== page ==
davidbrucehaiku: gratitude journal





Gratitude journal

What am I thankful for now?

Write three things each day


Grateful for three things:

Terry Pratchett and Discworld

Satiric humor



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Free eBooks by David Bruce (pdfs)



Poesy plus Polemics

artpartnership “Empathy” by Sergio Maestrini

no such thing as

invisible illness

it’s right there

behind unfocused eyes

under fricative

sighs of speech

in detached

helpless gestures

if only you

care to notice

From my books Bohemian Scents and Legacies (vol. 1)

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devour the writer

taste the words
savor them on your tongue
allow them to digest
until their nutrients
absorb into your cells
feeding you

let ink –
the layers of metaphor,
construct –

there, the writer –
stripped bare
will be
inside you


Words and Photography ©2018 Tanya Cliff ~ to contact me

Posted in poetry & free verse.

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3 A.M. Thoughts


Sometimes I wish there’s someone

I can talk with about everything.

About anything.

They don’t even need

to say a word.

No need to agree

or disagree

with what I say.

Allow me to laugh.

Allow me to breakdown.

And just listen.

Just listen to what I

Truly want to say.

What I’ve been through.

What I’m going through.

Or what I’ll be going through.

But there’s no one

I can trust these days.

Words always get twisted.

No one to lean on.

No one to listen.


When I just want to let it all out?

It’s sad, ain’t it?

Just sad.

To have so much to say

but not one soul to tell it to.

No one willing to lend an ear.

No one patient enough

or kind enough

to listen to someone

who is nothing but sad.

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David Bruce: William Shakespeare’s CYMBELINE: A Retelling in Prose — Act 5, Scene 3

— 5.3 —

After the battle, Posthumus Leonatus, still wearing the clothing of a British peasant, met a British lord.

The lord asked him, “Have you come from the place where our soldiers have made a stand against the Romans?”

“I did. But you, it seems, come from the soldiers who were fleeing.”

“I did,” the lord replied.

“I don’t blame you, sir, because all was lost, except that the Heavens fought on our side. King Cymbeline himself was in trouble, the wings of his army were destroyed, the rest of his army was broken, and only the backs of British soldiers could be seen because all of them were fleeing through a straight lane.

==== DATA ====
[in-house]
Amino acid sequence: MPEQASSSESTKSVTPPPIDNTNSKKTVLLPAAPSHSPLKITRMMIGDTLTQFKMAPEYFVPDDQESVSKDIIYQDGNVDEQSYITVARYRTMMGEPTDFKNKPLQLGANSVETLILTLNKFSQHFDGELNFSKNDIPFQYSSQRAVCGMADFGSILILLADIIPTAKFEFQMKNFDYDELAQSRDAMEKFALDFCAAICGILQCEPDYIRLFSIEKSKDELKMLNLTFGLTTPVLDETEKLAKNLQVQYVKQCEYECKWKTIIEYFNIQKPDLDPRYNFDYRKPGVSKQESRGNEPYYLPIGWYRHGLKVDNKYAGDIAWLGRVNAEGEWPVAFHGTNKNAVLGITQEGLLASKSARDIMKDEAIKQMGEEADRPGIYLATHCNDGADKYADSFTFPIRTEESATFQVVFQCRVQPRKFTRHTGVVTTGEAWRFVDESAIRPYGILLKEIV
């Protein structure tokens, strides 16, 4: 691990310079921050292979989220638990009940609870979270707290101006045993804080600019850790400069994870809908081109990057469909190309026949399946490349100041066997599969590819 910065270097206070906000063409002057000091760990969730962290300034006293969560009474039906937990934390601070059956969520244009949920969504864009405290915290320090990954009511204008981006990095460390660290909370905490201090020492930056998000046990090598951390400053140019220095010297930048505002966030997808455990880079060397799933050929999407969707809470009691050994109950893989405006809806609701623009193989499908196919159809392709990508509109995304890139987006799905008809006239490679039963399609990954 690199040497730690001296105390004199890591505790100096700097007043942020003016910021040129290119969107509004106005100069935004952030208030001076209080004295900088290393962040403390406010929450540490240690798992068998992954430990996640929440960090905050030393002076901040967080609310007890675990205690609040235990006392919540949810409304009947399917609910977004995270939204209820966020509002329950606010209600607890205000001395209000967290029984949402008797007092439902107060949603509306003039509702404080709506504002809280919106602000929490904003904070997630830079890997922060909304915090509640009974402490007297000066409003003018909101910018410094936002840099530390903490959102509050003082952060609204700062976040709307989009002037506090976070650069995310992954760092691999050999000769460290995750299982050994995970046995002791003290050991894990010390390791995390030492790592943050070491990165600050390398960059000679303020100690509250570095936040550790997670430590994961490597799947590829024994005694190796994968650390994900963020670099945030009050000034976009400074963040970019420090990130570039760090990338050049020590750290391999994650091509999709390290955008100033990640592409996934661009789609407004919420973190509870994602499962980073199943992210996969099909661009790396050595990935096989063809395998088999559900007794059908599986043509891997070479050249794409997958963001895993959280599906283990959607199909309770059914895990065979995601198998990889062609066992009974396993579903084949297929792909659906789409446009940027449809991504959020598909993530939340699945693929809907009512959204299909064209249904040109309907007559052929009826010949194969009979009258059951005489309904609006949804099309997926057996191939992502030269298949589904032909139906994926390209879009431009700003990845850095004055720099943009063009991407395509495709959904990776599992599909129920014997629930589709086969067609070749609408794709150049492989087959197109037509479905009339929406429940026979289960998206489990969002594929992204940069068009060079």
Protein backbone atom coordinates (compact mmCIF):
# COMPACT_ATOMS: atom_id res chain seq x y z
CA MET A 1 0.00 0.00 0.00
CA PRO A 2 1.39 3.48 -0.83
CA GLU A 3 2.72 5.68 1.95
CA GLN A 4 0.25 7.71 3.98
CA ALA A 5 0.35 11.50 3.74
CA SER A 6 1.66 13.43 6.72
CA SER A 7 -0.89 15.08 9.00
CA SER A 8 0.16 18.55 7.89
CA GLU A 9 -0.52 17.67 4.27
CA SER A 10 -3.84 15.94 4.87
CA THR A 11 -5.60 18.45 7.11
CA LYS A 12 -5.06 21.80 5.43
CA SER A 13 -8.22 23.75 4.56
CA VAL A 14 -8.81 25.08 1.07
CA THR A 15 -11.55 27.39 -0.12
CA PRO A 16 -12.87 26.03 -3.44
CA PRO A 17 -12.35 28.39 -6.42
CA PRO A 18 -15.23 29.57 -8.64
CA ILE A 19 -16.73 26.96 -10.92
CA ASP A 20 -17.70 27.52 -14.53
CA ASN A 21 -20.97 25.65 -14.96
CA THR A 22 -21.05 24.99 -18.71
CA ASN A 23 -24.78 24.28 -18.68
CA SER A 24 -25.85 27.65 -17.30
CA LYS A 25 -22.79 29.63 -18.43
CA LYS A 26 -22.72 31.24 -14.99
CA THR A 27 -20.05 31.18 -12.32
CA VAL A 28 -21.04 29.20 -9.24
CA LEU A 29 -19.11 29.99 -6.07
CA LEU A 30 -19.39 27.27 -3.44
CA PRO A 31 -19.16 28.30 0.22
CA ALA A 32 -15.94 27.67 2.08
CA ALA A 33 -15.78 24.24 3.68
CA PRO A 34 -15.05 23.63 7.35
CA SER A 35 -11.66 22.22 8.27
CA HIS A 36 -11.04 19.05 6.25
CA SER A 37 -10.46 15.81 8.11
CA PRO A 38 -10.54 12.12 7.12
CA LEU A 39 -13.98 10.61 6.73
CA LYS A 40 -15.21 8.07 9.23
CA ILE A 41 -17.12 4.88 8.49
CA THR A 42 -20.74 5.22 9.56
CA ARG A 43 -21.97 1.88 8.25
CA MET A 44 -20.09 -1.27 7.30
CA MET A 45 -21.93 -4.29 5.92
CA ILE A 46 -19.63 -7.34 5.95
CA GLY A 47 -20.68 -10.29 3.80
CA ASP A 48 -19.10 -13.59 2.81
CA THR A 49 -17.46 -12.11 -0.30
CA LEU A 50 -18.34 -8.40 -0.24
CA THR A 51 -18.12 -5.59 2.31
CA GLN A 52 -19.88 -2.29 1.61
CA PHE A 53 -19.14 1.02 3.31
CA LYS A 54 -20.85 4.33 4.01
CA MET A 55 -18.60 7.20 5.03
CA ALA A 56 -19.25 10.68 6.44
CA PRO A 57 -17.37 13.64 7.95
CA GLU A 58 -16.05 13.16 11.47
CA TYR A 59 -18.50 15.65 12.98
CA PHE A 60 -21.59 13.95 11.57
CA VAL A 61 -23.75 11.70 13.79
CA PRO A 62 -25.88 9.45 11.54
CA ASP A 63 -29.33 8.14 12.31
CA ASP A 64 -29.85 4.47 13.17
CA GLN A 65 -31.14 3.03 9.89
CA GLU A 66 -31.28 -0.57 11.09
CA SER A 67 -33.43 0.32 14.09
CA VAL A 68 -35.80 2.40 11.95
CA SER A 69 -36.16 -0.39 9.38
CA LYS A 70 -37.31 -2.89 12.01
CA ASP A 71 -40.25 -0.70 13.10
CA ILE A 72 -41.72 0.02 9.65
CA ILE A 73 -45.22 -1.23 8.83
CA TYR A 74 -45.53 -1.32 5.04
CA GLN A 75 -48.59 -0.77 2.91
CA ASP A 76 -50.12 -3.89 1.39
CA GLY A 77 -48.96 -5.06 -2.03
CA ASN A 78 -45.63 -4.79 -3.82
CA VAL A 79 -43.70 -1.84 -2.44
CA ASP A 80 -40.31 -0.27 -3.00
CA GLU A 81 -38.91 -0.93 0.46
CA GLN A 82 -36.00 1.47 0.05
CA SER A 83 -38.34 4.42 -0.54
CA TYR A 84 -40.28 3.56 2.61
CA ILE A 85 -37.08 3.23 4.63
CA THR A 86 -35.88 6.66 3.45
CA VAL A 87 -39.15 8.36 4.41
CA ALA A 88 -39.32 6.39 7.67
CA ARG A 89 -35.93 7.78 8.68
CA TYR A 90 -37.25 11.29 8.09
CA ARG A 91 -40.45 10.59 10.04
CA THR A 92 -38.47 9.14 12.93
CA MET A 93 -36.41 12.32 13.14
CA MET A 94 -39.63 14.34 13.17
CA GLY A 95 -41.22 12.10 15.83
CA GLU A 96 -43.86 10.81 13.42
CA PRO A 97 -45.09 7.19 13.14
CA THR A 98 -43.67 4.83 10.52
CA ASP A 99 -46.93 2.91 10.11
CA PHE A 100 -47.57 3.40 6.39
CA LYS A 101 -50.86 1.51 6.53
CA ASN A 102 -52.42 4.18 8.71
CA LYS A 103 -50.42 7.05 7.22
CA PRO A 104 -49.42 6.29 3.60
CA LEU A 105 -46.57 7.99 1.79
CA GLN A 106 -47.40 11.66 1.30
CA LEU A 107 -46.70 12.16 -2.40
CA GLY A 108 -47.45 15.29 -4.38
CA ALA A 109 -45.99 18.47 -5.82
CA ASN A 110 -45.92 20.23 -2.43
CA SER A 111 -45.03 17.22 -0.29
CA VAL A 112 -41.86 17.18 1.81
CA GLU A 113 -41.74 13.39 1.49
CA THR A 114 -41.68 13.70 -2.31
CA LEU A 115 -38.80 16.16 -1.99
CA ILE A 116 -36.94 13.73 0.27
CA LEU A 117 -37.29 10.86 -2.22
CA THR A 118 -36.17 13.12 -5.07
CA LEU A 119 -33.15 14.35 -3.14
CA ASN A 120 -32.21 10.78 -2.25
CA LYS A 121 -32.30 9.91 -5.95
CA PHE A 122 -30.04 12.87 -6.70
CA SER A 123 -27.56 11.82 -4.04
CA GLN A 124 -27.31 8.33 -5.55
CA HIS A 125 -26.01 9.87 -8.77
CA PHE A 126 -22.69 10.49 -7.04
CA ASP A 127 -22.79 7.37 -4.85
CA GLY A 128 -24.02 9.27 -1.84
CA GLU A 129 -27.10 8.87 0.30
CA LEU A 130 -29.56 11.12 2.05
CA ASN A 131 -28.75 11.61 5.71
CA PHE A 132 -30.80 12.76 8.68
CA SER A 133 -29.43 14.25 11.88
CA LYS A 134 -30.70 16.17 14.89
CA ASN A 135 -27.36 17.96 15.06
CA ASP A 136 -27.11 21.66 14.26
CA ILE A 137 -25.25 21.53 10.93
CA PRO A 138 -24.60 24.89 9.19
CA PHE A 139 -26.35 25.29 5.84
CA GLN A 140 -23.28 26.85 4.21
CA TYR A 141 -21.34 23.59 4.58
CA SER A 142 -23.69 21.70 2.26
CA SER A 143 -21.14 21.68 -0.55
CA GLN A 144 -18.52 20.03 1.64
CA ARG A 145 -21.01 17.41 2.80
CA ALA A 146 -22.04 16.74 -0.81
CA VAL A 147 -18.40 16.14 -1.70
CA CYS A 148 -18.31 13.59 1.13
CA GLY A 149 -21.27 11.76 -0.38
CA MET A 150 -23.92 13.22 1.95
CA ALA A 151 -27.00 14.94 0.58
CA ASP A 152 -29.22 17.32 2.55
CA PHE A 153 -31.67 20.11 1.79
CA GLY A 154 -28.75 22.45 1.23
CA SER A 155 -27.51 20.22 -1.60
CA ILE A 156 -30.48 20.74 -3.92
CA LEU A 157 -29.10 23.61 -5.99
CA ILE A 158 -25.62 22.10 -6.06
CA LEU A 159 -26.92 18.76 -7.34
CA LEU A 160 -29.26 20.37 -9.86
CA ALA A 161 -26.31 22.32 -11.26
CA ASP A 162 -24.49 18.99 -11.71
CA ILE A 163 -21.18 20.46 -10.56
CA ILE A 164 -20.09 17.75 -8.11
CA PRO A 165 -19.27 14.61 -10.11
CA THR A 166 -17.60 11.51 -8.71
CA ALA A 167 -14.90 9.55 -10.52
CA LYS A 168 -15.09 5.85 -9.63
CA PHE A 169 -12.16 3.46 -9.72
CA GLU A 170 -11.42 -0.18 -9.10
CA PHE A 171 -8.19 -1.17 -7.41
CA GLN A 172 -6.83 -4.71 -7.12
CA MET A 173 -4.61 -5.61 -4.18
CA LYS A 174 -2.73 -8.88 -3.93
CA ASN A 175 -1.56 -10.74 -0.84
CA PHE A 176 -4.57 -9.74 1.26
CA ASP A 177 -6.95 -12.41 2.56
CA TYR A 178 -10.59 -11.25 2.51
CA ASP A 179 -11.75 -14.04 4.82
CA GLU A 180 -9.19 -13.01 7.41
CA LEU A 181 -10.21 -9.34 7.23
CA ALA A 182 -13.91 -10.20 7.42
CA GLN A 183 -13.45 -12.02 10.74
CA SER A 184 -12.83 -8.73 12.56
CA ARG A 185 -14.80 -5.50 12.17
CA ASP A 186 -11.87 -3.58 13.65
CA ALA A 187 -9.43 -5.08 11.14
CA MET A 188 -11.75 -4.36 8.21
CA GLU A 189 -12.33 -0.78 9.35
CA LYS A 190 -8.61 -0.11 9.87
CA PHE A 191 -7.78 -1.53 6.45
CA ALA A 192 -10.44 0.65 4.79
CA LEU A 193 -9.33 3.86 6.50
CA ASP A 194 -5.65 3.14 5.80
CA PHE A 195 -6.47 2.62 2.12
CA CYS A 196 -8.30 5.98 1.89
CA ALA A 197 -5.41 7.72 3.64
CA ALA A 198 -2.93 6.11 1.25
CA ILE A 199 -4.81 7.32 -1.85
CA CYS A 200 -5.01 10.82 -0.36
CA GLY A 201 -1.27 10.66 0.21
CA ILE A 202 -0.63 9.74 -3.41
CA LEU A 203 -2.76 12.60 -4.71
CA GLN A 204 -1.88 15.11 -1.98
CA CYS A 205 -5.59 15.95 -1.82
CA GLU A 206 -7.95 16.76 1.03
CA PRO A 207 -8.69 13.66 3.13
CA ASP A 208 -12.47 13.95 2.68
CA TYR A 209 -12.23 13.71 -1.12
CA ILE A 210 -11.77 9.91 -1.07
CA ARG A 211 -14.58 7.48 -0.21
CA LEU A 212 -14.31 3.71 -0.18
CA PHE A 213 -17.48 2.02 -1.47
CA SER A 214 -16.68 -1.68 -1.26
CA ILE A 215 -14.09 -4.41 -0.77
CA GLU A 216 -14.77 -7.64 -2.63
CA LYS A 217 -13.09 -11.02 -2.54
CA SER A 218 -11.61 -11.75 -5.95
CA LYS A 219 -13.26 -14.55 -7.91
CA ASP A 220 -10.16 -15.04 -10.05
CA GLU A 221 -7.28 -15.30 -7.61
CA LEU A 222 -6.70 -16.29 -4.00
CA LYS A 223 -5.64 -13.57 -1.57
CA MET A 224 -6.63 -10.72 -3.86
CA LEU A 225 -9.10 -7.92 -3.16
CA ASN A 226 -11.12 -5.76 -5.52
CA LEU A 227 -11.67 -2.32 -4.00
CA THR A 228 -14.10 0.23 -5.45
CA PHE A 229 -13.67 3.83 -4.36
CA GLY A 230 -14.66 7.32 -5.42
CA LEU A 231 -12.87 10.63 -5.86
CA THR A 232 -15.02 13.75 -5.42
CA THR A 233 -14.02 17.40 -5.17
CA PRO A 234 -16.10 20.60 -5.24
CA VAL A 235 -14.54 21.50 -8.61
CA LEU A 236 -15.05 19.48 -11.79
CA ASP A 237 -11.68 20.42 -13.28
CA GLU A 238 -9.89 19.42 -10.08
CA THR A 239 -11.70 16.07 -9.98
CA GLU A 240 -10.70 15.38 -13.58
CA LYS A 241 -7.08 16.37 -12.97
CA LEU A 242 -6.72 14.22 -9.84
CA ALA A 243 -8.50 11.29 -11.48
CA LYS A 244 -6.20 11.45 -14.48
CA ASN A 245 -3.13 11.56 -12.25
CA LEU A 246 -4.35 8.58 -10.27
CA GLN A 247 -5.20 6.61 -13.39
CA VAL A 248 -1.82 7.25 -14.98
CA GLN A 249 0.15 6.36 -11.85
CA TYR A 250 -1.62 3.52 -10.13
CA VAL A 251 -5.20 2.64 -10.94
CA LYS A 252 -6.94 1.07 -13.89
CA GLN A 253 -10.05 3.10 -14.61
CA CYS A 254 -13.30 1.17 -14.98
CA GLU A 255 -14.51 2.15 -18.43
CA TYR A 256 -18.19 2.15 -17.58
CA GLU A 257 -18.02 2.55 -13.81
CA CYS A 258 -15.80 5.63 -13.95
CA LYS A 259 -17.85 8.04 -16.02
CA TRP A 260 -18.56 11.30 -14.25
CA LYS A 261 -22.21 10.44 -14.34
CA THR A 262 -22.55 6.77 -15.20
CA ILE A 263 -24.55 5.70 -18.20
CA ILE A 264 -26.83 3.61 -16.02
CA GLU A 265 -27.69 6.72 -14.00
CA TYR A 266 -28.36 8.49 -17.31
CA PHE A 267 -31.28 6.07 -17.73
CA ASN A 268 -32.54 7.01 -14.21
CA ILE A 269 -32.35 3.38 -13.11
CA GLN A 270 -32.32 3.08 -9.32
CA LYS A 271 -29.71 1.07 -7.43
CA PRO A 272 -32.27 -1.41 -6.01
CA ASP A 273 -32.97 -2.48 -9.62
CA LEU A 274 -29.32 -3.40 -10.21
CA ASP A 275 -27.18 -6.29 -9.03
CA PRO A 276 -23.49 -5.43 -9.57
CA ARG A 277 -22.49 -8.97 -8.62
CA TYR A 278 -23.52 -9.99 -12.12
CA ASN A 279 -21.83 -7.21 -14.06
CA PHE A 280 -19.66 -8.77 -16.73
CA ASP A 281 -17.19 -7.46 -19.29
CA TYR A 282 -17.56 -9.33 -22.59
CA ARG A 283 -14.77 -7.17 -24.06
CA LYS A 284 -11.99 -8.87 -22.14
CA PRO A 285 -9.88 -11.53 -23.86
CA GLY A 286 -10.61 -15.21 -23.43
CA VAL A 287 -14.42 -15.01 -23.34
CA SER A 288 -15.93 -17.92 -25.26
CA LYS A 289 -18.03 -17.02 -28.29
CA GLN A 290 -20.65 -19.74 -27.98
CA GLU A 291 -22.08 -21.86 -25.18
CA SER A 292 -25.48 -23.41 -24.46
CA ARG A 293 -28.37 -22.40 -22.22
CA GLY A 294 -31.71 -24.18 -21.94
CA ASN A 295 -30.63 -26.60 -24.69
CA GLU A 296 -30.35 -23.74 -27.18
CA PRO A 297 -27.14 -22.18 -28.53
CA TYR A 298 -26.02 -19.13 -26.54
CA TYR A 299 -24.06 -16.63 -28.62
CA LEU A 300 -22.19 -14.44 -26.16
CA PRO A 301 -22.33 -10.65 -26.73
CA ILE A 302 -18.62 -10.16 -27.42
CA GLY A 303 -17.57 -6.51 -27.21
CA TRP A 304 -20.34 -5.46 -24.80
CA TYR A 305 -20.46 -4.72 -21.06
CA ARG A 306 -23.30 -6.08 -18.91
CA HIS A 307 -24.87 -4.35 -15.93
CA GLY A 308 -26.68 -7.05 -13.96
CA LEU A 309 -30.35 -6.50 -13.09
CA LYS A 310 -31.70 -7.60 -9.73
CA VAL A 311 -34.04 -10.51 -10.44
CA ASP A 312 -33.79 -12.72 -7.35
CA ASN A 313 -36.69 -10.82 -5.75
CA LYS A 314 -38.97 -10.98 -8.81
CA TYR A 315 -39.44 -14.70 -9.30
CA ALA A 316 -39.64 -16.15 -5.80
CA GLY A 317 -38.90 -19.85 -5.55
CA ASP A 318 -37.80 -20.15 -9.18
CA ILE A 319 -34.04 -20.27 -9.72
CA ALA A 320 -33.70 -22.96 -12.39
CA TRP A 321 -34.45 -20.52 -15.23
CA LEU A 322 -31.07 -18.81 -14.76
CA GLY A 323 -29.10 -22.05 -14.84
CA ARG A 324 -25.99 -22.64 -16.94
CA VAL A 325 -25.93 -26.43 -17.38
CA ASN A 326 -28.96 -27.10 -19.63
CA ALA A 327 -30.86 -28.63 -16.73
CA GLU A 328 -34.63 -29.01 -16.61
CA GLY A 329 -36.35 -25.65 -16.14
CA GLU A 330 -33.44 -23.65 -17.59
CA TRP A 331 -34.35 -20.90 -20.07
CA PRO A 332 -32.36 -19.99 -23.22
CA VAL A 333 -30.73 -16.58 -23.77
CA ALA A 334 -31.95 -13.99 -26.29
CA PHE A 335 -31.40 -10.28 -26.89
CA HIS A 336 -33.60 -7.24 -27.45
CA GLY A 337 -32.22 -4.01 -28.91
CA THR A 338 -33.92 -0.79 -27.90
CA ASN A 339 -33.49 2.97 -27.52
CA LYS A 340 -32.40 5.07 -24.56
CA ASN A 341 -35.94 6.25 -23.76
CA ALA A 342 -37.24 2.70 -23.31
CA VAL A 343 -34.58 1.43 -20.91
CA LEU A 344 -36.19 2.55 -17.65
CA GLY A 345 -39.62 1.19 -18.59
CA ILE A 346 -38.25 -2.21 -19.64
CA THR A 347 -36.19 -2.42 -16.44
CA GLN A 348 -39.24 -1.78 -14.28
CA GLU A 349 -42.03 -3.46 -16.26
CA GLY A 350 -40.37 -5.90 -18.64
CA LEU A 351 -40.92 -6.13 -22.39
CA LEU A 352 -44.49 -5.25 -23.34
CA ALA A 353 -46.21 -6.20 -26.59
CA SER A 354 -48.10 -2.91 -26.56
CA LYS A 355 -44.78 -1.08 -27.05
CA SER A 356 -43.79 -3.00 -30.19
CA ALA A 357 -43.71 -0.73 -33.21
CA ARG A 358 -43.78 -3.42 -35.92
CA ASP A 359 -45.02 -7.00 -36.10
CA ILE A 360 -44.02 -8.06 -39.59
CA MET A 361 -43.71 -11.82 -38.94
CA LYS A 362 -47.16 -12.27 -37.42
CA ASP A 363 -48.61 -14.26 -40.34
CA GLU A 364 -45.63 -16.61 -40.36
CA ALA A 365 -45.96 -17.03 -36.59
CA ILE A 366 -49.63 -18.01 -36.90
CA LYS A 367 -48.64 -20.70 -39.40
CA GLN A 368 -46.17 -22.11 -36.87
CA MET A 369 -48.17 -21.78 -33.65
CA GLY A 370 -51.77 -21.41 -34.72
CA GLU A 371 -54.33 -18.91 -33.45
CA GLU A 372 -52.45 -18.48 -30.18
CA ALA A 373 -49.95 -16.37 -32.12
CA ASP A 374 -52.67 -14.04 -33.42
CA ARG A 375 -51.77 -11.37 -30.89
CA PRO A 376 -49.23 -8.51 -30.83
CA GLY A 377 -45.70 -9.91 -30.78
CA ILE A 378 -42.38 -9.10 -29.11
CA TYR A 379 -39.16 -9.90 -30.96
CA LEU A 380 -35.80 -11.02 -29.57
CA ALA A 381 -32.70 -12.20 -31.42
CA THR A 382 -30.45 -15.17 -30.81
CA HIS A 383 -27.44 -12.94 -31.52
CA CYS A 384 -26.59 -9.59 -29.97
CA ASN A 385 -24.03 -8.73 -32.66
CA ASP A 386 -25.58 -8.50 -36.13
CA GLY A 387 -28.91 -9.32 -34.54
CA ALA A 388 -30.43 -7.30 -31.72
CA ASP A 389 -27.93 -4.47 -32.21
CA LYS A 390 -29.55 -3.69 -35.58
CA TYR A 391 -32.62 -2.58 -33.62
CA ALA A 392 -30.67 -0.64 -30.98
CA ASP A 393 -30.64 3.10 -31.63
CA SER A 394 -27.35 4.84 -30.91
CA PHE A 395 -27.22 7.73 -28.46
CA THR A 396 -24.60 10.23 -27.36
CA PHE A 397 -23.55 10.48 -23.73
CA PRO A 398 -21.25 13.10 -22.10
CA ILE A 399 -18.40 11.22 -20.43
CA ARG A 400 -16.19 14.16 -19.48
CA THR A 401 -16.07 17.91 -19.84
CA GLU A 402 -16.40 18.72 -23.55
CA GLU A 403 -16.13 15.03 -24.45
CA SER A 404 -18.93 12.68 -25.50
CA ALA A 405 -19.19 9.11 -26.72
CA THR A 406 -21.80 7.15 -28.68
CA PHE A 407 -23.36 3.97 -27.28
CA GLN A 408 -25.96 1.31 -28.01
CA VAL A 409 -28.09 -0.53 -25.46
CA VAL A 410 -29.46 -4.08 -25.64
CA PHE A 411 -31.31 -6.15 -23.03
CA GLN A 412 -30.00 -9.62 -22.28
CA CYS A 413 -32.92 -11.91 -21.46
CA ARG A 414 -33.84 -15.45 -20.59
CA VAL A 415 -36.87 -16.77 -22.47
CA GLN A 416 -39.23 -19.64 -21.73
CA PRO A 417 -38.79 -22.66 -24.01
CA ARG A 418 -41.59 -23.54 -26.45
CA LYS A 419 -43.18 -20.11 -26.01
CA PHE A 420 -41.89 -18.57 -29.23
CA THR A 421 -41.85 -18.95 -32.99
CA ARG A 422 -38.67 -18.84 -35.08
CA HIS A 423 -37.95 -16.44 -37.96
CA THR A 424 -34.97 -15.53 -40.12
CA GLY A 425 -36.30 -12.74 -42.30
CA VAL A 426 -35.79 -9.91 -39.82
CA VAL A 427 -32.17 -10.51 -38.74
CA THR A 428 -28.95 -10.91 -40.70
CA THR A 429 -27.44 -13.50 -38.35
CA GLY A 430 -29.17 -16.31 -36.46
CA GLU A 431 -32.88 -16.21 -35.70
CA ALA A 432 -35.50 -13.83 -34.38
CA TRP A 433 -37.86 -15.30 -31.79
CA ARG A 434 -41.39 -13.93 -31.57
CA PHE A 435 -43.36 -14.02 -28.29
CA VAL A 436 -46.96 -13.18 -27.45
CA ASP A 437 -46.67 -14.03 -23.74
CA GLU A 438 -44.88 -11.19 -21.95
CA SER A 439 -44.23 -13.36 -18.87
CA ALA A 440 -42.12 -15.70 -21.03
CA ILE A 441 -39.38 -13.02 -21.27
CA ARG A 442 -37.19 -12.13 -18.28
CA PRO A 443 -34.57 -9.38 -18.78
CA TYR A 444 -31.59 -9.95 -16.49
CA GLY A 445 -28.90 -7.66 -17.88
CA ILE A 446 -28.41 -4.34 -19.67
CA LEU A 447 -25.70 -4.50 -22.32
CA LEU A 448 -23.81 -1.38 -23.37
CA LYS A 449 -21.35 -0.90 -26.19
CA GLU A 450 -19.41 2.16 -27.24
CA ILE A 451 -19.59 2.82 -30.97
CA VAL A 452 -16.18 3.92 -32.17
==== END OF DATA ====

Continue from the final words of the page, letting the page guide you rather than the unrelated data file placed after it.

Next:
“The enemy was full-hearted, with their tongues hanging out like wolves as they slaughtered British soldiers. The number of British soldiers available to be killed was more numerous than Roman weapons could handle. The Romans killed some British soldiers, mortally wounded some others, lightly wounded some others, and frightened some others so badly that they fell down simply out of fear. The narrow pass became dammed with men who died from the wounds they received while running away and with cowards who were not wounded but will live with shame until they die.”

“Where was this lane?” the lord asked.

“Nearby the battlefield. It was sunken, and walled with turf. This gave an advantage to an old, experienced soldier, an honorable one, I promise you, who deserves to be honored by his country for as many years as it took him to grow his long beard and have it turn white.

“He and two striplings faced the Romans. The striplings were lads more likely to play boyish games than to commit such slaughter, and they had delicate faces that were fit to wear masks such as women wear to protect their faces from the Sun — actually, the boys’ faces were even fairer than those of ladies who wear such masks to protect themselves from the Sun or to protect themselves from being stared at.

“The old man and the two boys made secure the narrow path. The old man shouted to those who fled, ‘British deer die while fleeing, not our men. May souls who flee and retreat now quickly make their way to the darkness of Hell! Stand your ground, or my sons and I will be Romans and will give you that beastly death that you shun like cowards. If you want to save your lives, all you need to do is turn around and frown at the Roman soldiers. Stand your ground! Stand your ground!’

“These three, who had the confidence of three thousand soldiers, and who in action were worth as many — for three soldiers are the army when all the rest of the soldiers do nothing — with this word ‘Stand! Stand!’ were able to put color into pale faces. They were given an advantage by the narrowness of the place, and they were all the more persuasive because of their own nobleness, which could have turned a woman using a distaff into a soldier using a lance. Some fleeing soldiers they shamed but they also renewed their spirit, and some, who had fled simply because others were fleeing — a sin in war, and damned in the first beginners! — began to look like the old man and his two sons, and to turn toward the Roman soldiers, and to grin like lions at the pikes of the hunters.